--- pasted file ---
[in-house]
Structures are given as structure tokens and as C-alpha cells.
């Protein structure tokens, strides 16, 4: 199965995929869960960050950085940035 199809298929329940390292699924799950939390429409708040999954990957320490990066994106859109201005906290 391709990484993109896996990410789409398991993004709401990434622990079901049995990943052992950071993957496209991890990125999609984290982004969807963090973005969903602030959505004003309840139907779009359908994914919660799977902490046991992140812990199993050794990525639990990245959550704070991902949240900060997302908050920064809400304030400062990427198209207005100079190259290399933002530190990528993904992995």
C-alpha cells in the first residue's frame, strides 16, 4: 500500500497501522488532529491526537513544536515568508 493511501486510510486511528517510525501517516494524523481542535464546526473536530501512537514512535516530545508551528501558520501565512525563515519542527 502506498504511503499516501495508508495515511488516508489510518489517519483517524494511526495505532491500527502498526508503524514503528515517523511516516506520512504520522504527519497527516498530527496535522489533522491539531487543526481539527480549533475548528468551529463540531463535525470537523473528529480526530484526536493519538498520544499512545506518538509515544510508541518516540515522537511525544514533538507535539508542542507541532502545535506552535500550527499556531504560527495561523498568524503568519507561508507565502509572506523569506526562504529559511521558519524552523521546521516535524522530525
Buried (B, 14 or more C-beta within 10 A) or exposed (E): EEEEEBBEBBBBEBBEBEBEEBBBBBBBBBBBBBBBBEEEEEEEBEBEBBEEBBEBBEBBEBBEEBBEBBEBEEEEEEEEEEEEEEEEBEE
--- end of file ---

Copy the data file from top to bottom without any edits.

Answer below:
[in-house]
Structures are given as structure tokens and as C-alpha cells.
């Protein structure tokens, strides 16, 4: 199965995929869960960050950085940035 199809298929329940390292699924799950939390429409708040999954990957320490990066994106859109201005906290 391709990484993109896996990410789409398991993004709401990434622990079901049995990943052992950071993957496209991890990125999609984290982004969807963090973005969903602030959505004003309840139907779009359908994914919660799977902490046991992140812990199993050794990525639990990245959550704070991902949240900060997302908050920064809400304030400062990427198209207005100079190259290399933002530190990528993904992995």
C-alpha cells in the first residue's frame, strides 16, 4: 500500500497501522488532529491526537513544536515568508 493511501486510510486511528517510525501517516494524523481542535464546526473536530501512537514512535516530545508551528501558520501565512525563515519542527 502506498504511503499516501495508508495515511488516508489510518489517519483517524494511526495505532491500527502498526508503524514503528515517523511516516506520512504520522504527519497527516498530527496535522489533522491539531487543526481539527480549533475548528468551529463540531463535525470537523473528529480526530484526536493519538498520544499512545506518538509515544510508541518516540515522537511525544514533538507535539508542542507541532502545535506552535500550527499556531504560527495561523498568524503568519507561508507565502509572506523569506526562504529559511521558519524552523521546521516535524522530525
Buried (B, 14 or more C-beta within 10 A) or exposed (E): EEEEEBBEBBBBEBBEBEBEEBBBBBBBBBBBBBBBBEEEEEEEBEBEBBEEBBEBBEBBEBBEEBBEBBEBEEEEEEEEEEEEEEEEBEE